Prepare to be amazed as we delve into the captivating story of the 1963 Chevrolet Corvette Sting Ray Convertible Show Car. A true gem in the Corvette lineage, this extraordinary vehicle was specially crafted by GM Design as a showstopper. With two distinct versions produced, one unveiled at the 1963 Chicago Auto Show and the other gifted to the esteemed retired designer Harley Earl, these Corvettes were meticulously modified with unique features and exquisite details that set them apart from their production counterparts.
One of the defining characteristics of these special Corvettes is the iconic independent side pipes, reminiscent of the revolutionary Mako Shark concept car. These pipes attach to headers that pass through the battery box, necessitating the relocation of the battery behind the passenger seat. Further enhancements include the addition of 1965-spec chrome trim, body emblems, interior control knobs, and four-wheel disc brakes, making these show cars truly exceptional.
Step inside these extraordinary vehicles, and you’ll discover a departure from the standard 1963 production specifications. The seats boast luxurious blue upholstery with striking white inserts, exuding elegance and sophistication. The switchgear, unique to these show cars, was later utilized in the 1965 model, showcasing their innovative design and forward-thinking approach. Notably, Earl’s version features a second instrument binnacle on the passenger-side dashboard, complete with a large clock and accelerometer. With a unique aluminum insert in the floor mats and factory-installed air conditioning, no detail was overlooked in creating these remarkable machines.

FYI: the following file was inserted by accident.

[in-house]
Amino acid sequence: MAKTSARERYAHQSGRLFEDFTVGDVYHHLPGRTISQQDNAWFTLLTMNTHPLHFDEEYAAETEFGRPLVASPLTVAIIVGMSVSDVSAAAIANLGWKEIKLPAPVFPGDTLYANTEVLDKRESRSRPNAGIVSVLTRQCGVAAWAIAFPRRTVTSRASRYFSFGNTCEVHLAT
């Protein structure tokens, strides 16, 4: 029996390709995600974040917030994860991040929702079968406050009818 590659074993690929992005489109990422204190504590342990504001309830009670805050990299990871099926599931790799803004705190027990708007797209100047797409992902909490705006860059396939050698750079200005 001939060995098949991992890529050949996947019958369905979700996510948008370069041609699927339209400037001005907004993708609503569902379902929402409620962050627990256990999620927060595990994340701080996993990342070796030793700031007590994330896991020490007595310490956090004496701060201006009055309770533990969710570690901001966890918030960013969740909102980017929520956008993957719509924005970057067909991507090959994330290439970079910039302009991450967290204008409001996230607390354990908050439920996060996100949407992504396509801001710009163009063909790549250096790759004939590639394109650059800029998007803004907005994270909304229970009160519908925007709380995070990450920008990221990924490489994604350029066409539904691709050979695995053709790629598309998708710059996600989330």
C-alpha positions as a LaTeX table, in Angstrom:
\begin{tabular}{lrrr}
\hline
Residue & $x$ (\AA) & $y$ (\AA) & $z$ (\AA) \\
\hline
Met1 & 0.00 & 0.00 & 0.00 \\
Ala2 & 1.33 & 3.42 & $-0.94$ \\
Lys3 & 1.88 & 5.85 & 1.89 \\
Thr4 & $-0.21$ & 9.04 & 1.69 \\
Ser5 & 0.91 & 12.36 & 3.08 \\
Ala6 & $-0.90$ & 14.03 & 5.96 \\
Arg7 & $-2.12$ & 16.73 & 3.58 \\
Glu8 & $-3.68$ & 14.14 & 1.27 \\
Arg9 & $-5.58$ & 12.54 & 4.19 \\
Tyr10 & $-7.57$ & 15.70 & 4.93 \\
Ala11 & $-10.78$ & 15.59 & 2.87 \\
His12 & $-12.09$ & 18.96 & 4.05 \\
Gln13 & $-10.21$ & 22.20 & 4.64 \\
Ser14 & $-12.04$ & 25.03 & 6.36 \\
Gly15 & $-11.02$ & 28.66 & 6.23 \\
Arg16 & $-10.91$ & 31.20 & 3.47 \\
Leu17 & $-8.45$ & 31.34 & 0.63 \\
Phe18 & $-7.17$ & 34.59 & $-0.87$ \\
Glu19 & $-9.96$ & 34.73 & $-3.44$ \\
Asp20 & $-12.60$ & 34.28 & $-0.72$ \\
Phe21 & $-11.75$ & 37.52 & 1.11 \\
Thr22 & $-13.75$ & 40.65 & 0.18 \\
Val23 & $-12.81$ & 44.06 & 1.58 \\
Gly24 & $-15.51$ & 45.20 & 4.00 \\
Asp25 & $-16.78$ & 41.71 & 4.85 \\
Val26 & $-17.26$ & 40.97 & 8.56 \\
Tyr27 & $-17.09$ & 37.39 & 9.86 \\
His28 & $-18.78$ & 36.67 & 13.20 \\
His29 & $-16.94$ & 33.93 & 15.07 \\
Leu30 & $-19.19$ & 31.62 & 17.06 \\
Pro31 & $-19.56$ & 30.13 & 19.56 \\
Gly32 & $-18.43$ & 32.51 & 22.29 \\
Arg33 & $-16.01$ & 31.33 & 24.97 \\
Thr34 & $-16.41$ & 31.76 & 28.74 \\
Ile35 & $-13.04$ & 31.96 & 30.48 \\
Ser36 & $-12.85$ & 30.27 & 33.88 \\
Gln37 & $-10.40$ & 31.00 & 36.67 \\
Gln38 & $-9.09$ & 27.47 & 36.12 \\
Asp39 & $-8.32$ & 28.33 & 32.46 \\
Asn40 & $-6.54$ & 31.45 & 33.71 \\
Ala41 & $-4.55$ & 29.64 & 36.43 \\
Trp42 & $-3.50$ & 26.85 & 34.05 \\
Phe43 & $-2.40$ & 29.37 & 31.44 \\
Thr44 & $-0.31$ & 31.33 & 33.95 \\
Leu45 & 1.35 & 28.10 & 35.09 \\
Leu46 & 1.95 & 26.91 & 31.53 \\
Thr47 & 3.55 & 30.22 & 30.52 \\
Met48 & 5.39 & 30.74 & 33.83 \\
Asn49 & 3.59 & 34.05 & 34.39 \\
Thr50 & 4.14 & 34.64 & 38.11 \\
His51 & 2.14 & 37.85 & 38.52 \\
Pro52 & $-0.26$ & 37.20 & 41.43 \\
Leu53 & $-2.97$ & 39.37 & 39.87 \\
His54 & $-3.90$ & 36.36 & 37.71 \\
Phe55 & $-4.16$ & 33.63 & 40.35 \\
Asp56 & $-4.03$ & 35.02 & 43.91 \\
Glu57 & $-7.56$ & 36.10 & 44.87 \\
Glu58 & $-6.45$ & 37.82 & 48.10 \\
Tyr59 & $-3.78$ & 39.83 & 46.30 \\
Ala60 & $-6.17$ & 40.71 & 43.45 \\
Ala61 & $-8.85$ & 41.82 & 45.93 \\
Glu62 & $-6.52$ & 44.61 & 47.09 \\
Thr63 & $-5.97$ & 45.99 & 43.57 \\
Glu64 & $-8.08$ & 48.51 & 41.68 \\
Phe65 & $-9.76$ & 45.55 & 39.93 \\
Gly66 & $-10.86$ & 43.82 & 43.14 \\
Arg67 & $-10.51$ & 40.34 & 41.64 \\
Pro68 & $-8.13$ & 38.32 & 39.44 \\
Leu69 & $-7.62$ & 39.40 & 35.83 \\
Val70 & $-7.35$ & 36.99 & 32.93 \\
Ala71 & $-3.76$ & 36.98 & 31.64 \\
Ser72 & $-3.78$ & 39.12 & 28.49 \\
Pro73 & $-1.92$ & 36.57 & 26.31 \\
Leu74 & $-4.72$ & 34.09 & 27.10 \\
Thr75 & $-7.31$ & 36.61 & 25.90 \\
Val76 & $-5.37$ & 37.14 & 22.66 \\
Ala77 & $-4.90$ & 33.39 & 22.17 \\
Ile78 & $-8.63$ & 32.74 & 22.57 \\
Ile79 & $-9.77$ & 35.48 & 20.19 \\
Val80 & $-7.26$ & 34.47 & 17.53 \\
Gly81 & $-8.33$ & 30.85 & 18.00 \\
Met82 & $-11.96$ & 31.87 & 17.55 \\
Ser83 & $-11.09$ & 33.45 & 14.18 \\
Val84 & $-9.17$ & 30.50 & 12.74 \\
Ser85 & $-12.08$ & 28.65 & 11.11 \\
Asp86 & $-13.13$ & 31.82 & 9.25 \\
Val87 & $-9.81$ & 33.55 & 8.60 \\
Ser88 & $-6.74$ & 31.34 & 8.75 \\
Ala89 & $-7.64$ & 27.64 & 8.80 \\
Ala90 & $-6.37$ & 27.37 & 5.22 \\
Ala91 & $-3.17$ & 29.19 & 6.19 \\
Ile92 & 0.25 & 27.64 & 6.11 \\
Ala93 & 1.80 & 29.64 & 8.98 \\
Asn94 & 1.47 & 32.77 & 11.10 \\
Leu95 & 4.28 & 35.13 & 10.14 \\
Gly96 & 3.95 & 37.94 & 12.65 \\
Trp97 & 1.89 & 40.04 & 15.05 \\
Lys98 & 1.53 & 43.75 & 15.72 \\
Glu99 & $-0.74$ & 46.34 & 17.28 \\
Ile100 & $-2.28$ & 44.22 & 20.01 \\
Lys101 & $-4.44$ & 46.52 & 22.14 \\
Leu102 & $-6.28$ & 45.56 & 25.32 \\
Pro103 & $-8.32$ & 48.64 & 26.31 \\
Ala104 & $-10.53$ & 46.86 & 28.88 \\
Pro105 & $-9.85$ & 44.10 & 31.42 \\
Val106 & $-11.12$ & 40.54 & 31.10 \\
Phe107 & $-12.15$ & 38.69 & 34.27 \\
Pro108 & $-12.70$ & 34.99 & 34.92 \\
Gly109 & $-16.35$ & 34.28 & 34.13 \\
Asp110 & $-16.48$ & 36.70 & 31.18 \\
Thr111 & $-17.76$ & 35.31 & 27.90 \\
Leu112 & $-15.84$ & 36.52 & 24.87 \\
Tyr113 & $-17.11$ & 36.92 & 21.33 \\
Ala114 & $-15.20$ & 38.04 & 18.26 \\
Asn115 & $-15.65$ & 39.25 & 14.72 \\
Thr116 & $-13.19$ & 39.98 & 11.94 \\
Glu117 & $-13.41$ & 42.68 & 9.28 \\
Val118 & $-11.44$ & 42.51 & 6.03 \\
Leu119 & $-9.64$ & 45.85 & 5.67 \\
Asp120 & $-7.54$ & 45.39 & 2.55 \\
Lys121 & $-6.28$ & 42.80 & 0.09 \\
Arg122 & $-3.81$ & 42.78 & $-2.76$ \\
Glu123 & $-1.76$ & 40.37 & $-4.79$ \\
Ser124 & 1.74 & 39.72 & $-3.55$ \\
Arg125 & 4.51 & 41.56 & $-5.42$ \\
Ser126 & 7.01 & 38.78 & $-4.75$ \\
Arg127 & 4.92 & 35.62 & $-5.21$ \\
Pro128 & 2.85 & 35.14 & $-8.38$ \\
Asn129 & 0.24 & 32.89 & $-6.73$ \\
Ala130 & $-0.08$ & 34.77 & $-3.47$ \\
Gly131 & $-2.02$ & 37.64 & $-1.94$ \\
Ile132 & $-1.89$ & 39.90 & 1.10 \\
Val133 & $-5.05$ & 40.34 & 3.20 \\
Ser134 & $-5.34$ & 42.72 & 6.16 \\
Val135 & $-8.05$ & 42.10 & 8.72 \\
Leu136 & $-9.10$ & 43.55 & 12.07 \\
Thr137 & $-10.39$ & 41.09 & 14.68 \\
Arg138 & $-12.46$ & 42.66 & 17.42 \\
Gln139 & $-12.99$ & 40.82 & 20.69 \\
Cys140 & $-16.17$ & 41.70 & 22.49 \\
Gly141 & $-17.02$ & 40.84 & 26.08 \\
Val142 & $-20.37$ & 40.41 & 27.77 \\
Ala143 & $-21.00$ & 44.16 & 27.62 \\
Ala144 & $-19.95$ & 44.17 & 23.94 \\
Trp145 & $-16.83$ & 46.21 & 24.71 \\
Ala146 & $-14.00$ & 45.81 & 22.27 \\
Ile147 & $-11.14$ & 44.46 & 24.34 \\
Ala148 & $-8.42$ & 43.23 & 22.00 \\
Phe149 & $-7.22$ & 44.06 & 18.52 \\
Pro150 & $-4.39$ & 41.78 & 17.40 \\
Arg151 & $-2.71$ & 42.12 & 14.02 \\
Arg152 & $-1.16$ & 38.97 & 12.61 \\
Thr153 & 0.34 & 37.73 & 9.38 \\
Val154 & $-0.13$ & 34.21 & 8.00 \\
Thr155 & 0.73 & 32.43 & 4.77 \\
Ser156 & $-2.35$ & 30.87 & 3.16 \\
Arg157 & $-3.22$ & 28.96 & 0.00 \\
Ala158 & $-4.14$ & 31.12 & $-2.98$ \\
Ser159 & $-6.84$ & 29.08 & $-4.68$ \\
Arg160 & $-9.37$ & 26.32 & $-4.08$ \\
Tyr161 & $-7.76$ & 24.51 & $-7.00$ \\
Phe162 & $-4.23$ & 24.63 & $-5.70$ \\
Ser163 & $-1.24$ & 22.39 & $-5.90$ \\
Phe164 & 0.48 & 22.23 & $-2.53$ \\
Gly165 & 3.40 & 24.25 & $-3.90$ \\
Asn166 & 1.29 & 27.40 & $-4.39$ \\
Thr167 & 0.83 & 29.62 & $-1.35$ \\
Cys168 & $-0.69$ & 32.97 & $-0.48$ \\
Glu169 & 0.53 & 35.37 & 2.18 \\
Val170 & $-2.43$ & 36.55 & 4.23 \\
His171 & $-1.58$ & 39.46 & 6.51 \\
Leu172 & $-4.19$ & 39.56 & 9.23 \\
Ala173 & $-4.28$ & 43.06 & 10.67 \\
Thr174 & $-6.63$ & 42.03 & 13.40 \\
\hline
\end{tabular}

Harley Earl, a prominent figure in the Corvette’s history, received his Sting Ray in 1963. Originally painted red on red, the car underwent a transformation under the skilled hands of GM Design through Shop Order 10323. Noteworthy upgrades included an enhanced 327in³/300 bhp engine, elevating the car’s performance to new heights. After being cherished by Earl for two years and making appearances at notable events, the car found its way into the hands of Corvette enthusiast Joe Clark in 1981. Subsequently, a meticulous restoration by renowned specialist Bob Gold brought this automotive masterpiece back to its former glory.